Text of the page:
Multiple stakes winner Awakino Cat, 10, was retired from racing this month after knocking in 72 starts and earning north of $600,000.
Eight weeks shy of his 11th birthday, the quirky bay gelding ran one last time at Penn National before he was turned over to his former assistant trainer of six years, Samantha Randazzo, who with the help of Parx Racing Secretary Sam Elliott, brokered a deal with the gelding’s most recent owner/trainer, David Neilson.
All agreed: It was time for Awakino Cat to exit his career as a racehorse.
“It was the right thing to do,” Neilson says. “He’s an old class horse … and I didn’t want him to finish his last year beat up at the bottom. He’s better than that.”
Sire: Stormy Atlantic
Dam: Ski Racer (FR), by Ski Chief
Foal date: May 4, 2005
Earnings: $643,956 in 72 starts
Multiple Stakes winnerWith the announcement of his retirement broadcast by Penn National’s track announcer echoing over the track, Awakino Cat was shipped to Belmont, and will ultimately return to his old stomping grounds in Saratoga to embark on a second career, Randazzo says.
He will relax and let down at a farm in Saratoga with Randazzo’s friend Lexie Marquis, a 7th grade teacher and part-time gallop girl. And this coming spring, he will be assessed for a possible next career as a track pony or a hunter/jumper prospect, Randazzo says.
No matter where his four feet may carry him, Randazzo says she is happy to once again go along for the ride, embarking on another chapter in a journey that began nine years ago.
She first met the horse as a 2 year old, after her boss and trainer Linda Rice purchased Awakino Cat at the May Fasig-Tipton sale. The youngster was shipped to Randazzo for training, and soon after, broke his maiden at Suffolk Downs in Boston. Sidelined after that with an ankle injury, she got to know the quirks and personality of the horse through a rehab after surgery to remove a chip, and a total of six years working at the races.
In that time, Awakino Cat charmed her with his people-loving personality, and puzzled her with his recurrent issues with cramping. “He used to tie up all the time, for any reason or no reason,” she says. “We had to borrow round pens” to send him out in “and we tried everything we knew of to address it. But he was successful” despite these issues.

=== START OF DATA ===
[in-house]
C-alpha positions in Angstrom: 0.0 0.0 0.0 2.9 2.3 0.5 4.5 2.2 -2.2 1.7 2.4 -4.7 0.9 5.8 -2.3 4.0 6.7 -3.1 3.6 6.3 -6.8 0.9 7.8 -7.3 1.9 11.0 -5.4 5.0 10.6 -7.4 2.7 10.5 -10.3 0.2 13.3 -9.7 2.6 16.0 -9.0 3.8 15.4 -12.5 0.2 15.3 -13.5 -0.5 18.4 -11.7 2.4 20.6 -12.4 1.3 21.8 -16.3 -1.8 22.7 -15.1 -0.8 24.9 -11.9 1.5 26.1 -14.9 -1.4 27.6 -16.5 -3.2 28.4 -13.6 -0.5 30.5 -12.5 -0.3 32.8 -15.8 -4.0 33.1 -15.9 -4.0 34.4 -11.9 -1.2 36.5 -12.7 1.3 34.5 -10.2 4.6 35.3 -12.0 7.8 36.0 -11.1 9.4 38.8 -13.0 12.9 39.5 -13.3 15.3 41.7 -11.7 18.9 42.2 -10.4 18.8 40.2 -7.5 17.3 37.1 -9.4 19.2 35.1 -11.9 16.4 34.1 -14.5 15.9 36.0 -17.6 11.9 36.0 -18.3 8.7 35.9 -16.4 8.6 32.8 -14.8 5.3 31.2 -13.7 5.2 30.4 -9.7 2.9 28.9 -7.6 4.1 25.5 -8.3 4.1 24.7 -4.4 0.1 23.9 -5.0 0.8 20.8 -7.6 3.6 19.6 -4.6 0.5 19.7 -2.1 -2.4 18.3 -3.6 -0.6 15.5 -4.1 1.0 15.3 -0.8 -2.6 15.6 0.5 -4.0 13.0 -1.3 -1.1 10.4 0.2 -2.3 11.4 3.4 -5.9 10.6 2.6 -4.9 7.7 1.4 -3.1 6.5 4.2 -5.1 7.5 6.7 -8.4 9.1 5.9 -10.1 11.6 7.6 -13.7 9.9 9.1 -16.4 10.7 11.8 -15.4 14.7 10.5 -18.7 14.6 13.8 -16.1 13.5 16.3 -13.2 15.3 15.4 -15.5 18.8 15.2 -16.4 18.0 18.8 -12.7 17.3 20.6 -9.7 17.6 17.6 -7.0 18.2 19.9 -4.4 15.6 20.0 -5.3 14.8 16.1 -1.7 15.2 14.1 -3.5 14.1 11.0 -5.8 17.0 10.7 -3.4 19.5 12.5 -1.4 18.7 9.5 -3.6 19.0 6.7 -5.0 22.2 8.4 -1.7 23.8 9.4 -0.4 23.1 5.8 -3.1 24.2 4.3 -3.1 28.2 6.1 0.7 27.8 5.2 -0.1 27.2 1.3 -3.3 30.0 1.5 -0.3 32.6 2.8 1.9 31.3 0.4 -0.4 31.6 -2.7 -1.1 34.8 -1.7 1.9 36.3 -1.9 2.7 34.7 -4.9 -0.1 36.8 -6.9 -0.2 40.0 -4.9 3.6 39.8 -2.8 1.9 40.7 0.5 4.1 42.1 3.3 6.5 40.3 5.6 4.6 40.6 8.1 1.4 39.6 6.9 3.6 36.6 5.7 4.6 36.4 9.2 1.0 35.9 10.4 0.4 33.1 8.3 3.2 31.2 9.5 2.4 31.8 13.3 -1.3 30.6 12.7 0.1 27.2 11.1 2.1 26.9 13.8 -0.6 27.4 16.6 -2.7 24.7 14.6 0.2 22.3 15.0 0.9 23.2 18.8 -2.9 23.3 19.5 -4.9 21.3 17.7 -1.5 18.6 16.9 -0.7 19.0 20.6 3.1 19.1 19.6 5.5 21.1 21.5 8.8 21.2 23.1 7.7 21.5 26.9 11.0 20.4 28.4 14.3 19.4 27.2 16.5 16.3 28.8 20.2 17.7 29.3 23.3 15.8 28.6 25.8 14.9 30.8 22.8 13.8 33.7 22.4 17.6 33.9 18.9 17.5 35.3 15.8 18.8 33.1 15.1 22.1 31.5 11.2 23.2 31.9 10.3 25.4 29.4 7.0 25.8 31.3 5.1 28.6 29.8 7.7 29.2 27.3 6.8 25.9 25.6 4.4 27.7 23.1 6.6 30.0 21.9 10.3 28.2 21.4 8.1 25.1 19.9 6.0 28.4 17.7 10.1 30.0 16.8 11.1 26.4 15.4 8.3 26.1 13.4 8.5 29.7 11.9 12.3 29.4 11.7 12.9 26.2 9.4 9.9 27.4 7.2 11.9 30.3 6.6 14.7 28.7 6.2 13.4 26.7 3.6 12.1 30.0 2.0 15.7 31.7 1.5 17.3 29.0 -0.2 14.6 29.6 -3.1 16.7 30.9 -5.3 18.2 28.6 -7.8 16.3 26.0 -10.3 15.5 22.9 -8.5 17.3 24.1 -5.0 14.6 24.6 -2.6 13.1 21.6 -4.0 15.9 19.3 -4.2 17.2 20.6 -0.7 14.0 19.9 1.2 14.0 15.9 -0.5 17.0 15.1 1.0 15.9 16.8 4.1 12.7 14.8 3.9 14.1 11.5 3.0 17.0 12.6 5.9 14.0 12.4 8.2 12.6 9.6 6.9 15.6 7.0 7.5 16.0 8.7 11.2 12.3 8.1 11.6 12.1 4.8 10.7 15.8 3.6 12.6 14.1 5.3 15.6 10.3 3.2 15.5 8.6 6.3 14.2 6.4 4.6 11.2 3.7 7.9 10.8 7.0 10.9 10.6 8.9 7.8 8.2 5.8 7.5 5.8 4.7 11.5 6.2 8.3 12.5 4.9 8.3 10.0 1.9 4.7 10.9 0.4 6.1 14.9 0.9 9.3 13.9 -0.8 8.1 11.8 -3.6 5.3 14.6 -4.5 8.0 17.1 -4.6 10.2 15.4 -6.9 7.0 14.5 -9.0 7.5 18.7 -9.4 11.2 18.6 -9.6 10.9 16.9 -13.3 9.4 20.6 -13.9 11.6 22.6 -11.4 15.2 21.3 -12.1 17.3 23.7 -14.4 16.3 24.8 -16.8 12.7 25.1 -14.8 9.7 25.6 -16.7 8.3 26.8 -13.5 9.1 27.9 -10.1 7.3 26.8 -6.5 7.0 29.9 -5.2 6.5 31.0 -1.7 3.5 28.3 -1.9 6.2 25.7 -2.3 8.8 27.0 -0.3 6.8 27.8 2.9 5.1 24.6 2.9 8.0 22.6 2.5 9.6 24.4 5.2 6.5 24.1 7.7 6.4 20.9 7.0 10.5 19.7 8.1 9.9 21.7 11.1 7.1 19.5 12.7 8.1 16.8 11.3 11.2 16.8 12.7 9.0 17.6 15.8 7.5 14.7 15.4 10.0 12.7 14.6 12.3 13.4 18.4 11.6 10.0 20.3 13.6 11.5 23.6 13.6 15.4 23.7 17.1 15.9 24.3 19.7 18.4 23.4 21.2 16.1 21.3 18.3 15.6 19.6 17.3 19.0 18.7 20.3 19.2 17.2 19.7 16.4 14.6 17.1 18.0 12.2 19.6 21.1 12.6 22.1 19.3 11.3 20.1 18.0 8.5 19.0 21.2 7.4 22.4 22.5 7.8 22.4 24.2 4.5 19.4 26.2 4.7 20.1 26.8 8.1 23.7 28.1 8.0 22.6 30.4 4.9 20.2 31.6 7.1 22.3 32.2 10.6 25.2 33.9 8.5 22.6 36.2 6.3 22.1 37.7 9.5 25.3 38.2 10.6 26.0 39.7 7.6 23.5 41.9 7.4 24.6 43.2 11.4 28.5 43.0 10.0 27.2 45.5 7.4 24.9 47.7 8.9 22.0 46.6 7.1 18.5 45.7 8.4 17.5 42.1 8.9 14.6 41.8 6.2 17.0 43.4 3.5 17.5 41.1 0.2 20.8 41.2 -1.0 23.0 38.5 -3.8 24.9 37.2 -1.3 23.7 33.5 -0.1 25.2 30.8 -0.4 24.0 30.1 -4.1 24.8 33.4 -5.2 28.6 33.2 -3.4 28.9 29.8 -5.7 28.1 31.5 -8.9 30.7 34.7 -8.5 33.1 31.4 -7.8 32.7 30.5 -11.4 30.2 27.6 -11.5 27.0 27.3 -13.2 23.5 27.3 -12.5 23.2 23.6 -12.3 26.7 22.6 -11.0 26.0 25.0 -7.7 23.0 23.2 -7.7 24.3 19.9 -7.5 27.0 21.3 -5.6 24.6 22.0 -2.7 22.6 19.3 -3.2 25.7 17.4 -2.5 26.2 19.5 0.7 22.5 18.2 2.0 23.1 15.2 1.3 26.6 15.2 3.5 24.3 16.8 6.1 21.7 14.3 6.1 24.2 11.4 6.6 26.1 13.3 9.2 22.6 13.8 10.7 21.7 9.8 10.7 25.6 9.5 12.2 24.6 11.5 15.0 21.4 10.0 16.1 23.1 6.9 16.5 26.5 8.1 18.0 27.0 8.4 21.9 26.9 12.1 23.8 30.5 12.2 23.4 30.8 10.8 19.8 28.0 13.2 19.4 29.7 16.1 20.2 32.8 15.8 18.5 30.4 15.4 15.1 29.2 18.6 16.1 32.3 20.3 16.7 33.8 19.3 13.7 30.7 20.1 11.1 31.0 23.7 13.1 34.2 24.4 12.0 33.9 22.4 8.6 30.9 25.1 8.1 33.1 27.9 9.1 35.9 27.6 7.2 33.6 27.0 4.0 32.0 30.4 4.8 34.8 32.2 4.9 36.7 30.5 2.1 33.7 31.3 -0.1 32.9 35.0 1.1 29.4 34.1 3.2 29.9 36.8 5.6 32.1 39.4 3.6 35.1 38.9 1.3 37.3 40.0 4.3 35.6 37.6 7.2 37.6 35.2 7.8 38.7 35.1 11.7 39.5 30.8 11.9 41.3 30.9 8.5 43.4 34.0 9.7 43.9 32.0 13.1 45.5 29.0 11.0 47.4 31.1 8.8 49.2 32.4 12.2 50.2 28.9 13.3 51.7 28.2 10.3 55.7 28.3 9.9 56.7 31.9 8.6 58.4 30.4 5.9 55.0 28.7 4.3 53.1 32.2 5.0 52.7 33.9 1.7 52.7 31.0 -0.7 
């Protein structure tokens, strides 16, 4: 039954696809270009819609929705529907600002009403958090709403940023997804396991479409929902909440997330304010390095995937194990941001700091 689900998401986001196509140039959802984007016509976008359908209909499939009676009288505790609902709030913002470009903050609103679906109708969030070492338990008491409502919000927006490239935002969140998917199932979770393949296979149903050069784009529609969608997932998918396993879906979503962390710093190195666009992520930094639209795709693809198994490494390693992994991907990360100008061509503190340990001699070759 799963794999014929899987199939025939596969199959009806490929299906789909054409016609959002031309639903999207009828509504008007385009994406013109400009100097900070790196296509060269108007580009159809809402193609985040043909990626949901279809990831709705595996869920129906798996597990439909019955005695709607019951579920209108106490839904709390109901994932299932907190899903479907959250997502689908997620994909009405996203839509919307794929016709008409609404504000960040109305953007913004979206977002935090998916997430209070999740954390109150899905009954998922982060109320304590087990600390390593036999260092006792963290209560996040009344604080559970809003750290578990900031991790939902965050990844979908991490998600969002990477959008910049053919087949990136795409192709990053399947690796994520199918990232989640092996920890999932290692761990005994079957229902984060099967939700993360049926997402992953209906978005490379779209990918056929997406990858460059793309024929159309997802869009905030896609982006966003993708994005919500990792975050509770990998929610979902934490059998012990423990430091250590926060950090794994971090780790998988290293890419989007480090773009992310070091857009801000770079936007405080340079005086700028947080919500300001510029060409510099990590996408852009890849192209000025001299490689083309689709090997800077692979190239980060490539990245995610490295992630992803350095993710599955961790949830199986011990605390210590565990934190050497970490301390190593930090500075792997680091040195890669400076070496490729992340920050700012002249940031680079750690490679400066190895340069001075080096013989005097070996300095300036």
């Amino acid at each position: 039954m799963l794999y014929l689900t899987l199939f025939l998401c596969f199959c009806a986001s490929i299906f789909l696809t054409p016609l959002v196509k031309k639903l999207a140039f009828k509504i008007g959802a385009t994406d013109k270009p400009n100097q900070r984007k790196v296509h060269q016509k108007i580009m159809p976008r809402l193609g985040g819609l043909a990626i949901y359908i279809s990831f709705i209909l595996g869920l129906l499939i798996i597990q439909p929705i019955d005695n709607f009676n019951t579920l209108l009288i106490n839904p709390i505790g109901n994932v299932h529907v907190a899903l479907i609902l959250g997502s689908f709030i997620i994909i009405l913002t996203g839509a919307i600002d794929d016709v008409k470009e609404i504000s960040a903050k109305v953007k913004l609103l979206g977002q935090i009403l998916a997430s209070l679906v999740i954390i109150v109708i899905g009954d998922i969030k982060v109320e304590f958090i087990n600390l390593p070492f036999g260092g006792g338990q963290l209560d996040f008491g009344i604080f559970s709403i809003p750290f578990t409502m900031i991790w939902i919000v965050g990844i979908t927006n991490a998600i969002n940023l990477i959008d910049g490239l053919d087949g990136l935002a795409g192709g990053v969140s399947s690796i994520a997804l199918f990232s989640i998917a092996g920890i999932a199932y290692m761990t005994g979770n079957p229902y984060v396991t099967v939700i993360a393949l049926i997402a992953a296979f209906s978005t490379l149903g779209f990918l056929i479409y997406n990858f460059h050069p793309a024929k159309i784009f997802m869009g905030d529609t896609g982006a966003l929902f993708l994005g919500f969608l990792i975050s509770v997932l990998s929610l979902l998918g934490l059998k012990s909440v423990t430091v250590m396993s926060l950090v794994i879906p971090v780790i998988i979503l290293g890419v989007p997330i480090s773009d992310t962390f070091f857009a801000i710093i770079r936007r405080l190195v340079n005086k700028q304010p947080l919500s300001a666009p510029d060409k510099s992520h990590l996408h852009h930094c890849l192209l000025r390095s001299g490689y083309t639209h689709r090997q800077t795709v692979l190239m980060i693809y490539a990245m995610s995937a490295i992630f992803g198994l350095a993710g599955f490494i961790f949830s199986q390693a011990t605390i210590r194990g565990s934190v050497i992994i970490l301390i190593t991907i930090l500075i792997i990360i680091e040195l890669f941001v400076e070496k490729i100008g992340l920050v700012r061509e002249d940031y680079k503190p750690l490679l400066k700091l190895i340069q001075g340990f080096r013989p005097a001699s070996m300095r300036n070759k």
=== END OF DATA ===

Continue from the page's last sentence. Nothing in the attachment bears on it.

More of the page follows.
And he was gentle to all.
“One time we were at Palm Meadows, and I used to graze him at night. So one night we’re standing there and a puppy came running out of nowhere and started to race around his hind legs,” she says. “I was terrified he’d kick and kill the puppy. But he just stood there, leaned down and sniffed the puppy. He’s a very kind horse.”
Though the seasoned horseman has worked with hundreds of Thoroughbreds in her decades-long career, Awakino Cat was the one she never forgot. “I don’t know why, but I got very attached to him. Probably because I spent so much time with him.”
After losing him in a $20,000 claiming race, she kept tabs on him, and when it appeared the gelding was declining in the claiming races, she reached out to Sam Elliott for help. “Last year a few people got a hold of Same Elliott and … asked if he could call the trainer because there was someone interested in the horse when he was done racing.”
Retirement day arrived on March 3, after all concerned agreed that the long-serving racehorse had done enough for them. And it was time give him his due.
“I was really excited to find him a good home,” Neilson says. “He’s sound, but his age was catching up to him. We had him for almost a year. He’s a special horse, a really cool horse to be around, and when Sam told me (his former assistant trainer) wanted him back, it just seemed like the right thing to do.”
Elliott says he couldn’t be happier with the outcome.
“It’s nice to see what these horses mean to the people who care for them,” Elliott says. “His first and last trainers obviously cared for him quite a bit.”